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Asthma in Teens: Care Instructions

Lungs in chest showing location of bronchial tubes in left lung, with detail of healthy airway and airway narrowed by asthma

Your Care Instructions

During an asthma attack, your airways swell and narrow as a reaction to certain things (triggers). This makes it hard to breathe.

You may be able to prevent asthma attacks if you avoid the things that set off your asthma symptoms. Keeping your asthma under control and treating symptoms before they get bad can help you avoid severe attacks.

If you can control your asthma, you may be able to do all of your normal daily activities. You may also avoid asthma attacks and trips to the hospital.

Follow-up care is a key part of your treatment and safety. Be sure to make and go to all appointments, and call your doctor or nurse call line if you are having problems. It's also a good idea to know your test results and keep a list of the medicines you take.

How can you care for yourself at home?

  • Follow your asthma action plan so you can manage your symptoms at home. An asthma action plan will help you prevent and control airway reactions and will tell you what to do during an asthma attack. If you do not have an asthma action plan, work with your doctor to build one.
  • Take your asthma medicine exactly as prescribed. Medicine plays an important role in controlling asthma. Talk to your doctor right away if you have any questions about what to take and how to take it.
    • Use your quick-relief medicine when you have symptoms of an attack. Quick-relief medicine often is a salbutamol inhaler. Some people need to use quick-relief medicine before they exercise.
    • Take your controller medicine every day, not just when you have symptoms. Controller medicine is usually an inhaled corticosteroid. The goal is to prevent problems before they occur. Do not use your controller medicine to try to treat an attack that has already started. It does not work fast enough to help.
    • If your doctor prescribed corticosteroid pills, take them as directed. They may take hours to work, but they may shorten the attack and help you breathe better.
    • Keep your medicines with you at all times.
  • Talk to your doctor before using other medicines. Some medicines, such as aspirin, can cause asthma attacks in some people.
  • If you have a peak flow meter, use it to check how well you are breathing. This can help you predict when an asthma attack is going to occur. Then you can take medicine to prevent the asthma attack or make it less severe.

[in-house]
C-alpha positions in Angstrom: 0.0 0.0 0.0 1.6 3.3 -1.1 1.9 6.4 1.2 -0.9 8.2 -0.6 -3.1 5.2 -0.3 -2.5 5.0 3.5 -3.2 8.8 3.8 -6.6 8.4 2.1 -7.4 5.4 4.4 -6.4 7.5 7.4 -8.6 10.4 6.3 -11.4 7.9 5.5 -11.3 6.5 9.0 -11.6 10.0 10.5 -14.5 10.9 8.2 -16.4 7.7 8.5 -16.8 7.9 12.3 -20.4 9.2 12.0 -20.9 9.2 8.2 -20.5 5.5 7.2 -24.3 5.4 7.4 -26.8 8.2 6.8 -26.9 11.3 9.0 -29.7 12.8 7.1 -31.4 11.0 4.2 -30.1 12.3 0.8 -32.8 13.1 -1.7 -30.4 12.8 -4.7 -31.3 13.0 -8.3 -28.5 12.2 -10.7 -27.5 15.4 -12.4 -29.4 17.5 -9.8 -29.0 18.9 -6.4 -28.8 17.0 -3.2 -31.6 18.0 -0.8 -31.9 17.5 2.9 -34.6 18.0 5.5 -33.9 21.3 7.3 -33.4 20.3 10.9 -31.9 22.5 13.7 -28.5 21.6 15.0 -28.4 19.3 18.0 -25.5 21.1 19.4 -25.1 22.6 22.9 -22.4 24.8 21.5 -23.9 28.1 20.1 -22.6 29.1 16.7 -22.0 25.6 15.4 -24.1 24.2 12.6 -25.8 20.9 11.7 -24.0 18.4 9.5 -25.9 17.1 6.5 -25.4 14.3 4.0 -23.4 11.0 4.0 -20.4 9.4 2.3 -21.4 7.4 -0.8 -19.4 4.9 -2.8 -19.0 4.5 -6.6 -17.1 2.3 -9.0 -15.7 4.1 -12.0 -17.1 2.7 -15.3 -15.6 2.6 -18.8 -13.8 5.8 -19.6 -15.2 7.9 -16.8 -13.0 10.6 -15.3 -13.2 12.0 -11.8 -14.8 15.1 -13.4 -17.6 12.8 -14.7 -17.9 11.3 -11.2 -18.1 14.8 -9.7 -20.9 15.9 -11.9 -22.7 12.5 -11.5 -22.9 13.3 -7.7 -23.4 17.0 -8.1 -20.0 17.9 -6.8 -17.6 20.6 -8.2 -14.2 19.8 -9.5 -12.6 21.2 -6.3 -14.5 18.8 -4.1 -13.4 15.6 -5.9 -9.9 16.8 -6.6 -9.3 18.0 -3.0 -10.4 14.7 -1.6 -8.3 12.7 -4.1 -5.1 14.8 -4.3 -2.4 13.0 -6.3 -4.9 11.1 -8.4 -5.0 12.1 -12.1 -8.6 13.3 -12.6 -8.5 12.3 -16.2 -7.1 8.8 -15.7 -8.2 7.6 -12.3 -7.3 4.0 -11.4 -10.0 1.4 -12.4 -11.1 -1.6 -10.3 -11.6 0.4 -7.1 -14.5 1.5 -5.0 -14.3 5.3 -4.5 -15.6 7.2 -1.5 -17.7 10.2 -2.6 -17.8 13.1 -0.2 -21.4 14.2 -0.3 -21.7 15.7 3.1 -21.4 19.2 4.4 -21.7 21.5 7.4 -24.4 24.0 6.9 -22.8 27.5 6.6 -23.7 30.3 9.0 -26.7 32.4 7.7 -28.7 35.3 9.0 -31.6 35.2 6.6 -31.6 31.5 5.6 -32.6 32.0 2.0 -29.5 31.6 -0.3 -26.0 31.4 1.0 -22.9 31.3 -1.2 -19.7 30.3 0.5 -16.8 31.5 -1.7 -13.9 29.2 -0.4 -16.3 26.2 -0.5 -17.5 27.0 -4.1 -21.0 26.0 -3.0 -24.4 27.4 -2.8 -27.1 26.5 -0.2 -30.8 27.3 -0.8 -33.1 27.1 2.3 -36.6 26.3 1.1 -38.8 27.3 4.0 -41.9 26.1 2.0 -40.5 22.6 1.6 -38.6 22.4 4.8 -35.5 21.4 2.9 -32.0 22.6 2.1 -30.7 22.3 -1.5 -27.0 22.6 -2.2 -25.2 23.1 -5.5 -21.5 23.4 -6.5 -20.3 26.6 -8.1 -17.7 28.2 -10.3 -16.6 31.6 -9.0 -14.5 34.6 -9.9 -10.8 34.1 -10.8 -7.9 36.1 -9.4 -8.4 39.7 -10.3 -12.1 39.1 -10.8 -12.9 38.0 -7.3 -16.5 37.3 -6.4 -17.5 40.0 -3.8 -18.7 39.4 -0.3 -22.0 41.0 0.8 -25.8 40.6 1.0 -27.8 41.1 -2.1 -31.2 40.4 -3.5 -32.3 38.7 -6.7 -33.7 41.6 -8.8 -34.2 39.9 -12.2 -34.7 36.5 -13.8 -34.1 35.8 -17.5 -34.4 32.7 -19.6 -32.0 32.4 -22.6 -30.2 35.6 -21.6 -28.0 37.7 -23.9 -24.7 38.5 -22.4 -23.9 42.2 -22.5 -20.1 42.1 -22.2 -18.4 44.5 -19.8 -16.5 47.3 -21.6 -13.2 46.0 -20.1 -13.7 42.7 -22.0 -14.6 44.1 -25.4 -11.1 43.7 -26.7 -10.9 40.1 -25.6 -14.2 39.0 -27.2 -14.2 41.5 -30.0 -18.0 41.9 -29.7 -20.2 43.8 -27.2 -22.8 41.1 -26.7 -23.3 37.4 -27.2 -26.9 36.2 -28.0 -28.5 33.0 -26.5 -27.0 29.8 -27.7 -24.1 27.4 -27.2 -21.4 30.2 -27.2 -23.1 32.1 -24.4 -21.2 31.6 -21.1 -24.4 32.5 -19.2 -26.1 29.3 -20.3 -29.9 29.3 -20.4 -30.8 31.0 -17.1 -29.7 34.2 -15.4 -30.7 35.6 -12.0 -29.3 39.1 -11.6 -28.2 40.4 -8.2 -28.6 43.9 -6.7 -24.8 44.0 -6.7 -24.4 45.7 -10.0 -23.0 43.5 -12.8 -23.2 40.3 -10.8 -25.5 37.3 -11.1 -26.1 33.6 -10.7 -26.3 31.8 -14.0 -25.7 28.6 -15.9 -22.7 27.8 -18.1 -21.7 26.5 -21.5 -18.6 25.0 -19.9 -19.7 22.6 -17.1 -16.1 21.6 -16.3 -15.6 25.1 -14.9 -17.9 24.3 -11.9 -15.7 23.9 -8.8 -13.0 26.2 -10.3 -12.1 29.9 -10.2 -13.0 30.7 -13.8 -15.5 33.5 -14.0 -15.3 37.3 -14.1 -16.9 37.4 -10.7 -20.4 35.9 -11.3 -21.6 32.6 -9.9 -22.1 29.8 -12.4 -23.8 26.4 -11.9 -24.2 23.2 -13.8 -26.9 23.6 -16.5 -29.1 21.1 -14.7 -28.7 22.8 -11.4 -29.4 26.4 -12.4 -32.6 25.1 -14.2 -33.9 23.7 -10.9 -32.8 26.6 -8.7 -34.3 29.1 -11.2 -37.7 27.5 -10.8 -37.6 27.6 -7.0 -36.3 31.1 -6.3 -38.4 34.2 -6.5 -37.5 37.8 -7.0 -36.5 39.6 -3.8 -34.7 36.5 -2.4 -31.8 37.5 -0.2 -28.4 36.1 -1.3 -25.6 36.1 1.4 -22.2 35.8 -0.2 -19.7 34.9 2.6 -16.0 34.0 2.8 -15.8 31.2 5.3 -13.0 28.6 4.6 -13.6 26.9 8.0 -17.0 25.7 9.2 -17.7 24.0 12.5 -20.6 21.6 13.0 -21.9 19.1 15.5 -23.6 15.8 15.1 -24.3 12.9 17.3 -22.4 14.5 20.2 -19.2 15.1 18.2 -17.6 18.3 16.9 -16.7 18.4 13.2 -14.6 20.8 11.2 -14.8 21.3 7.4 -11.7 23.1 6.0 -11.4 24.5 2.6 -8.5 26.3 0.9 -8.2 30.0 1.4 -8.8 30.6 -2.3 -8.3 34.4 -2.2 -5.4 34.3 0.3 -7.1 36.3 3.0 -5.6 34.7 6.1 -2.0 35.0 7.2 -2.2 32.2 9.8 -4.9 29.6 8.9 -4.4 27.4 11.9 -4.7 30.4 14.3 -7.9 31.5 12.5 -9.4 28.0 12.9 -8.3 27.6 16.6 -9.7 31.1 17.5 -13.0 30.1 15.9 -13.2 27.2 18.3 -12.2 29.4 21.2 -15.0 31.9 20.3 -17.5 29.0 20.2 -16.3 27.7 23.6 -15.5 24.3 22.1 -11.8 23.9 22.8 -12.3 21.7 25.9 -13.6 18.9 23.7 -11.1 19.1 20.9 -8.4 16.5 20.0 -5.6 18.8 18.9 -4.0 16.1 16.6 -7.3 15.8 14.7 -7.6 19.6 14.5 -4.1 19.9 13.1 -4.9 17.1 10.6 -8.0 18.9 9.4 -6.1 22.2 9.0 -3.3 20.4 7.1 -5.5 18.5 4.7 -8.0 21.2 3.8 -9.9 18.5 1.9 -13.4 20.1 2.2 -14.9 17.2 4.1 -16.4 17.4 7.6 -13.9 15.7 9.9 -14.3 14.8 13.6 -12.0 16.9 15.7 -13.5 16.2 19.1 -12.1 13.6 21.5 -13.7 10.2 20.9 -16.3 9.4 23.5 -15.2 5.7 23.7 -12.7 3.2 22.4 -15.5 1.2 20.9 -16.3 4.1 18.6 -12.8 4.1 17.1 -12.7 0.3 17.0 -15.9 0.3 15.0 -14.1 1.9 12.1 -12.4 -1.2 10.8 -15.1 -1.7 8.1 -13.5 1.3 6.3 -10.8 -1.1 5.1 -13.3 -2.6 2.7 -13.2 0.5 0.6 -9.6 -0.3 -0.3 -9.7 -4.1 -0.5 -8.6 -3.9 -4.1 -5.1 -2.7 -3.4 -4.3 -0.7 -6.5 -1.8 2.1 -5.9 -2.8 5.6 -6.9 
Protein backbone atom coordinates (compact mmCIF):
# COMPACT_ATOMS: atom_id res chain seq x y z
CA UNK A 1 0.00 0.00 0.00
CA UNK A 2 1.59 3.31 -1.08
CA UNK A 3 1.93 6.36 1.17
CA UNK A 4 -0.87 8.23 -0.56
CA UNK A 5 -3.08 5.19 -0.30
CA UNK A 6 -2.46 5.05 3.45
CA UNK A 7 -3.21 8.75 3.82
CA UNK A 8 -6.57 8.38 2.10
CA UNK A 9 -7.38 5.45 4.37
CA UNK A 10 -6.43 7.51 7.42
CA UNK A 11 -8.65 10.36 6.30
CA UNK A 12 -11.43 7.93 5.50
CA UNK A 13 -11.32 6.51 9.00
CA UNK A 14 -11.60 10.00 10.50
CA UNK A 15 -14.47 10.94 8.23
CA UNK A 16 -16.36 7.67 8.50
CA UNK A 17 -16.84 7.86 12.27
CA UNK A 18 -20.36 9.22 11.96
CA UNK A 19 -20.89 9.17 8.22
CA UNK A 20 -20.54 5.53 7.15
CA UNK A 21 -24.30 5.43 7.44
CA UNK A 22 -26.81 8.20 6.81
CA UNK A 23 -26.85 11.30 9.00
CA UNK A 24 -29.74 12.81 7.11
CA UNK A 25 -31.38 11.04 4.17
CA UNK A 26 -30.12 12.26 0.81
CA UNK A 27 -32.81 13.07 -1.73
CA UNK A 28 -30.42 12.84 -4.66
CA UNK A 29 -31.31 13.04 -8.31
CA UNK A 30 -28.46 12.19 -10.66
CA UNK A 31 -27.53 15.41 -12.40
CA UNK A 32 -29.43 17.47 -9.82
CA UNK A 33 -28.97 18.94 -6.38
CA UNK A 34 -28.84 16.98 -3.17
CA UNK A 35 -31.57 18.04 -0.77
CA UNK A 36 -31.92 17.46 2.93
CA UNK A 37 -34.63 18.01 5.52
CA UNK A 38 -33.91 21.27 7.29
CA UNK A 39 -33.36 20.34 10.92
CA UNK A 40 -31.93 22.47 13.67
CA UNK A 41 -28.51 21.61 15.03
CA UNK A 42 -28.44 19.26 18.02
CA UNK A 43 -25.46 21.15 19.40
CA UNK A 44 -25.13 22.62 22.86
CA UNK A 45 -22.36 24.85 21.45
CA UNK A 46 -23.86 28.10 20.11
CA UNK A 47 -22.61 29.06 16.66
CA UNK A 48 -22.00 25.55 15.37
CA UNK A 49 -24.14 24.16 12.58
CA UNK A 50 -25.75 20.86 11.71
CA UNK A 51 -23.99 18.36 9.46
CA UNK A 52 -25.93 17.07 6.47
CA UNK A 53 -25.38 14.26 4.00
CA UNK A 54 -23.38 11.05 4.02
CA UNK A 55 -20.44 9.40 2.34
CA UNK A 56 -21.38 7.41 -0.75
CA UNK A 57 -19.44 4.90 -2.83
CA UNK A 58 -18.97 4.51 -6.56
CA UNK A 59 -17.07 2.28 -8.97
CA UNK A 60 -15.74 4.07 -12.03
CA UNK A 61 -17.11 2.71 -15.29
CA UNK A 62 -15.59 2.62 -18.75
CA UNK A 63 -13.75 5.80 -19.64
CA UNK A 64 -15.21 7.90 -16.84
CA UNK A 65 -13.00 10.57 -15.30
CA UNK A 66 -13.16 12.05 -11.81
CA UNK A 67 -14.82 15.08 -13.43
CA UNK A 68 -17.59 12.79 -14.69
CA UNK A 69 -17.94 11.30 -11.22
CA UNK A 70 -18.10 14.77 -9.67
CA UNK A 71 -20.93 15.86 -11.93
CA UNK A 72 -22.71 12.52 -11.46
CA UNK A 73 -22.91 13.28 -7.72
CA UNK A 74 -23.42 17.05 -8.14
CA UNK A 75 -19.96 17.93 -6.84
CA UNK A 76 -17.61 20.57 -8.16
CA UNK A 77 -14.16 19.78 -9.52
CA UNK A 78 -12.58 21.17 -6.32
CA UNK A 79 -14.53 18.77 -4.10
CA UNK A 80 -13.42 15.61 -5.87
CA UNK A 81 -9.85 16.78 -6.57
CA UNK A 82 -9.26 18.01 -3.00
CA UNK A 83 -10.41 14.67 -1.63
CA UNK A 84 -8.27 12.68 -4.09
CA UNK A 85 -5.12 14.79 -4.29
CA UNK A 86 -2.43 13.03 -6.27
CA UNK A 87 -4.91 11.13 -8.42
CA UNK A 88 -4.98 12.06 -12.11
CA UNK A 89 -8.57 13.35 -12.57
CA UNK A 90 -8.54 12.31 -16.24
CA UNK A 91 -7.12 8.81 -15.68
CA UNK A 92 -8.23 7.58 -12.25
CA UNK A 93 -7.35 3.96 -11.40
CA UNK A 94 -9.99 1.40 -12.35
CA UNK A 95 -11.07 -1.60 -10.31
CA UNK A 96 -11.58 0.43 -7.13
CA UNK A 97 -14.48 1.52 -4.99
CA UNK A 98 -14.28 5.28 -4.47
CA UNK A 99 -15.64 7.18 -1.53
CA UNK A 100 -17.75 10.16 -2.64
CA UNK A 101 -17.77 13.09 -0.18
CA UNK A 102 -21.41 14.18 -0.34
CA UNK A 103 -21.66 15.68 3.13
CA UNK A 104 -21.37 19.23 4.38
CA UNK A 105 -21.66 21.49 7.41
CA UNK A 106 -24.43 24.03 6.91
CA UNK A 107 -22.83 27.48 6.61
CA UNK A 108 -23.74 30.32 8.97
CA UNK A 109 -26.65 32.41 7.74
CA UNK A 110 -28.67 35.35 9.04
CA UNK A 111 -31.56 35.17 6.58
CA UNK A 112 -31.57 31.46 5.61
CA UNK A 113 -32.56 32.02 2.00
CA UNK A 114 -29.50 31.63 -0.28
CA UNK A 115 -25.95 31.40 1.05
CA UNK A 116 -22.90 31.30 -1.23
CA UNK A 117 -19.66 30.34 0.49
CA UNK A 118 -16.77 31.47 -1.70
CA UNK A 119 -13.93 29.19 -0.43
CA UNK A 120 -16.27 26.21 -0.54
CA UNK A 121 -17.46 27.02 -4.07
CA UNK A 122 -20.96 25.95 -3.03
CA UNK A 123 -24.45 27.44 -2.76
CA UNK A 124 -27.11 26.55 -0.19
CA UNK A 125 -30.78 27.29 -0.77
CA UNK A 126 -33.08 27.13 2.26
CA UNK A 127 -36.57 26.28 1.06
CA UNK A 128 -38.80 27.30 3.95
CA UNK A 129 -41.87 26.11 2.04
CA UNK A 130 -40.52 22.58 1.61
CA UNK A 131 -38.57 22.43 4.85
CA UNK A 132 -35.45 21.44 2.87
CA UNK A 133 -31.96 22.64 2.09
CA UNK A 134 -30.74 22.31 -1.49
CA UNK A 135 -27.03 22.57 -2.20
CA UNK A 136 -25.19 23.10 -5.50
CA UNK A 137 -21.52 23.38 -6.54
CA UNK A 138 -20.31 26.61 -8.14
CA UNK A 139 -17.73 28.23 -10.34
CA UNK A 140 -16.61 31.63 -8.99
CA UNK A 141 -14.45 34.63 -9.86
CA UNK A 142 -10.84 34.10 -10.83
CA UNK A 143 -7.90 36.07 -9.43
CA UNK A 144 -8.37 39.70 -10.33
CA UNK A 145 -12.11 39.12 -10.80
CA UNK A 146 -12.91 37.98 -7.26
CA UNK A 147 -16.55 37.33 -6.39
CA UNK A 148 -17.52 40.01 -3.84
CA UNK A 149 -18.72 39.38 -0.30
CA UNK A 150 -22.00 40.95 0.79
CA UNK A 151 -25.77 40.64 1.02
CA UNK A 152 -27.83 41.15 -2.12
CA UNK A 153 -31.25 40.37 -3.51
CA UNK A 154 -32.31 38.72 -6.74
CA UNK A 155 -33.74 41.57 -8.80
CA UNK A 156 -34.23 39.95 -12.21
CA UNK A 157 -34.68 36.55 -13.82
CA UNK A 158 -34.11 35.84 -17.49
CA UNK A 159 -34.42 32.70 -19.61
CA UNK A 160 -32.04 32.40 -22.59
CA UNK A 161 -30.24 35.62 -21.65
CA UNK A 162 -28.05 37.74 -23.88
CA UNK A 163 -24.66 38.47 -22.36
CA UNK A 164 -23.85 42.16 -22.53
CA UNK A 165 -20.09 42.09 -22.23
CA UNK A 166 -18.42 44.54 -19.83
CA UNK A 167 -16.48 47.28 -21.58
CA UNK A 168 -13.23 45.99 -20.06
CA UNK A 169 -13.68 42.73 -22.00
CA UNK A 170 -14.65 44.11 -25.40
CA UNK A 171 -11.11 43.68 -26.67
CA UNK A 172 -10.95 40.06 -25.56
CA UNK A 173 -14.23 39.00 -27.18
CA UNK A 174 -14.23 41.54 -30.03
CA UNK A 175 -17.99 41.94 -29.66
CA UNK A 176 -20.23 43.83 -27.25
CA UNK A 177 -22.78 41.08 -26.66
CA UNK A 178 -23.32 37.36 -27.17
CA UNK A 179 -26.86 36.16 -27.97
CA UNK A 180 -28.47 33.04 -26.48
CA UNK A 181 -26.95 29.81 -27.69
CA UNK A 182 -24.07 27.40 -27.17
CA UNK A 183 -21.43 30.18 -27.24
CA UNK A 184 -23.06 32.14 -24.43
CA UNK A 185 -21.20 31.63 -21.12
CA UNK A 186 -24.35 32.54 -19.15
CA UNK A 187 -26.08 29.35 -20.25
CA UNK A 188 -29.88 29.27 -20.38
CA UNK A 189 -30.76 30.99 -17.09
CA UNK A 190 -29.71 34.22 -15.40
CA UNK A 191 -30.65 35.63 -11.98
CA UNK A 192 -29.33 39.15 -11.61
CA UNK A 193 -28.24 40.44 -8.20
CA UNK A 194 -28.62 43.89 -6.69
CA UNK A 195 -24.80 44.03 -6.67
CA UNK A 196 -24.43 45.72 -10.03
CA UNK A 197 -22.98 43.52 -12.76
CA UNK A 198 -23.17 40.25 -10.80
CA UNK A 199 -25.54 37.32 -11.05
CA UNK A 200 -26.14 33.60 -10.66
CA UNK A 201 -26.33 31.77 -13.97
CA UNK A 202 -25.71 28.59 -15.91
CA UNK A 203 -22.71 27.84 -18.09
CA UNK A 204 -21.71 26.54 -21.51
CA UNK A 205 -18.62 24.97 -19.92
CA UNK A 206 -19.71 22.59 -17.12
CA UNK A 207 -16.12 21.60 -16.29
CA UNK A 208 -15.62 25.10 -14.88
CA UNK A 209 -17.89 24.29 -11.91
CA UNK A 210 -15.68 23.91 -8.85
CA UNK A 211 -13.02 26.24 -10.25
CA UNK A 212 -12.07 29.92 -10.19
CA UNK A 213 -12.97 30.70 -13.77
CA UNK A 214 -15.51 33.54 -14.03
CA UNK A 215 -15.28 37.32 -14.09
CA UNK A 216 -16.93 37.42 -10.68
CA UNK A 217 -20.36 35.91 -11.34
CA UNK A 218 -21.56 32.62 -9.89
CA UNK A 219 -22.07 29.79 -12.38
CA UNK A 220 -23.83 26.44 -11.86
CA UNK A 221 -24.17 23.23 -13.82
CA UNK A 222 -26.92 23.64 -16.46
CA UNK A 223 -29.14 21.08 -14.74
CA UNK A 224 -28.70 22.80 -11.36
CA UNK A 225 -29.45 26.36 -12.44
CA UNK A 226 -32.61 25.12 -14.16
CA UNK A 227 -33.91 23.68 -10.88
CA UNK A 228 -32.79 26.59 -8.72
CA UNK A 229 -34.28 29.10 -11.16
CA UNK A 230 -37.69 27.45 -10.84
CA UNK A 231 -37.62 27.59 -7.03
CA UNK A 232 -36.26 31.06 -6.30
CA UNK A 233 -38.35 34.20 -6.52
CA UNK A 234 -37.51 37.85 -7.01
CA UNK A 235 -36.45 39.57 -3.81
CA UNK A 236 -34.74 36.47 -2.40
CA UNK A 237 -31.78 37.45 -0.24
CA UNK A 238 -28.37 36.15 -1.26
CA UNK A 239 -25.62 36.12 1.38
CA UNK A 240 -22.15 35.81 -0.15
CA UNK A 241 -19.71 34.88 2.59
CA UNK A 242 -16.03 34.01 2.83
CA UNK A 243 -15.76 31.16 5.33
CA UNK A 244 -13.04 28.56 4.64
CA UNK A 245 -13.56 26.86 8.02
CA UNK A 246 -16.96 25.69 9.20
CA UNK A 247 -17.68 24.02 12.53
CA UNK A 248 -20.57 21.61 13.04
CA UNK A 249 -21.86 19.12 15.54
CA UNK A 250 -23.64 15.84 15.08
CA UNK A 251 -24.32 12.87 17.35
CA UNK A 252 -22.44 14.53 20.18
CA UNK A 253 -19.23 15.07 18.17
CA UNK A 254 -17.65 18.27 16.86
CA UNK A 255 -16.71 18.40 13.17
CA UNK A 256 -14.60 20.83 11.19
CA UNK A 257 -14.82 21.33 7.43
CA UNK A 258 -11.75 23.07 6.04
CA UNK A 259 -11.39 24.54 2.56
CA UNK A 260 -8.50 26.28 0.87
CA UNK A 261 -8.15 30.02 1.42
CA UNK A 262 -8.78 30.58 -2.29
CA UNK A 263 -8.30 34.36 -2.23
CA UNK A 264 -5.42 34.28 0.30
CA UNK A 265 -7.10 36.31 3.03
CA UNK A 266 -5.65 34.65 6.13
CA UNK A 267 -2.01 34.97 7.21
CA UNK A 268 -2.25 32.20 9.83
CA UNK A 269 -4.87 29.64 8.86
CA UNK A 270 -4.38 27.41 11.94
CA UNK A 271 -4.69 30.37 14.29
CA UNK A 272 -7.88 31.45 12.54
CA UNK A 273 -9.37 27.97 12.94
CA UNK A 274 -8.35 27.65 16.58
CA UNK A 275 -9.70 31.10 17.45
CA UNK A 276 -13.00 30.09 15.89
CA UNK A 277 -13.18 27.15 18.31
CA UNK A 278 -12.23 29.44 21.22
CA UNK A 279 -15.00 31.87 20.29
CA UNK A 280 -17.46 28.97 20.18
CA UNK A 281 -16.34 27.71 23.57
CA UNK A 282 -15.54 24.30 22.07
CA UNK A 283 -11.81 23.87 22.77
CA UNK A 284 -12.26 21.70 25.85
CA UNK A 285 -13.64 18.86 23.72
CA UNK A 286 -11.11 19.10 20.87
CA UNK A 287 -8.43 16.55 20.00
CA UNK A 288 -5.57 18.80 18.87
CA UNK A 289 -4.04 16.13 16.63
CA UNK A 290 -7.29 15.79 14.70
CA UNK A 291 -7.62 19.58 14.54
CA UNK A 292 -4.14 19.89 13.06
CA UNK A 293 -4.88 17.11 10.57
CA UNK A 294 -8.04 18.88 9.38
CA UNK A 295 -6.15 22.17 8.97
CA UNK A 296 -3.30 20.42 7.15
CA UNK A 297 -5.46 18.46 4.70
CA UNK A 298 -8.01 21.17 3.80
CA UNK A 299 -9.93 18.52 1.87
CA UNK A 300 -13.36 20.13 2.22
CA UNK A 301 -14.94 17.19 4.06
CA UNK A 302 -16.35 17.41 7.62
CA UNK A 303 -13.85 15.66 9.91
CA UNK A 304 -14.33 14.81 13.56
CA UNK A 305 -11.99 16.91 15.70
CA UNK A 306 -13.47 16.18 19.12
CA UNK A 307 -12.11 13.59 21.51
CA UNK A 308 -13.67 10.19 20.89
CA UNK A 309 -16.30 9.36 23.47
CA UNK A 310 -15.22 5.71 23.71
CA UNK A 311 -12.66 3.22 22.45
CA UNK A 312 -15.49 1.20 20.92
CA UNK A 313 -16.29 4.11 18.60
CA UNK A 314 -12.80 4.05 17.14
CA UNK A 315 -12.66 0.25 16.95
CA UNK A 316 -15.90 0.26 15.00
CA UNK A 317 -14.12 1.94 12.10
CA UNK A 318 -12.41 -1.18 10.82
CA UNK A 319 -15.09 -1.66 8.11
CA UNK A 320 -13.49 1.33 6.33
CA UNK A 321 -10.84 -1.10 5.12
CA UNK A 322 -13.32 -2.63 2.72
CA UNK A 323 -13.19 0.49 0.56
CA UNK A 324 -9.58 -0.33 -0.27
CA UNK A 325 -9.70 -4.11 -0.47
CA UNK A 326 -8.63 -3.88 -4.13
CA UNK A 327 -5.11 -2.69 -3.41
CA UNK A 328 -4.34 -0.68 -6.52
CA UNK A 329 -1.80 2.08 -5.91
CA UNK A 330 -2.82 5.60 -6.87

• See your doctor regularly. These visits will help you learn more about asthma and what you can do to control it. Your doctor will monitor your treatment to make sure the medicine is helping you.
  • Keep track of your asthma attacks and your treatment. After you have had an attack, write down what triggered it, what helped end it, and any concerns you have about your asthma action plan. Take your diary when you see your doctor. You can then review your asthma action plan and decide if it is working.
  • Do not smoke or allow others to smoke around you. Avoid smoky places. Smoking makes asthma worse. If you need help quitting, talk to your doctor about stop-smoking programs and medicines. These can increase your chances of quitting for good.
  • Learn what triggers an asthma attack for you, and avoid the triggers when you can. Common triggers include colds, smoke, air pollution, dust, pollen, mould, pets, cockroaches, stress, and cold air.
  • Avoid colds and the flu. Get a flu vaccine every year, as soon as it is available. If you must be around people with colds or the flu, wash your hands often.

When should you call for help?

Call 911 anytime you think you may need emergency care. For example, call if:

  • You have severe trouble breathing.

Call your doctor or nurse call line now or seek immediate medical care if:

  • Your symptoms do not get better after you have followed your asthma action plan.
  • You cough up yellow, dark brown, or bloody mucus (sputum).

Watch closely for changes in your health, and be sure to contact your doctor or nurse call line if:

  • Your coughing and wheezing get worse.
  • You need to use quick-relief medicine on more than 2 days a week (unless it is just for exercise).
  • You need help figuring out what is triggering your asthma attacks.

Where can you learn more?

Go to

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Care instructions adapted under license by your healthcare professional. If you have questions about a medical condition or this instruction, always ask your healthcare professional. Healthwise, Incorporated disclaims any warranty or liability for your use of this information.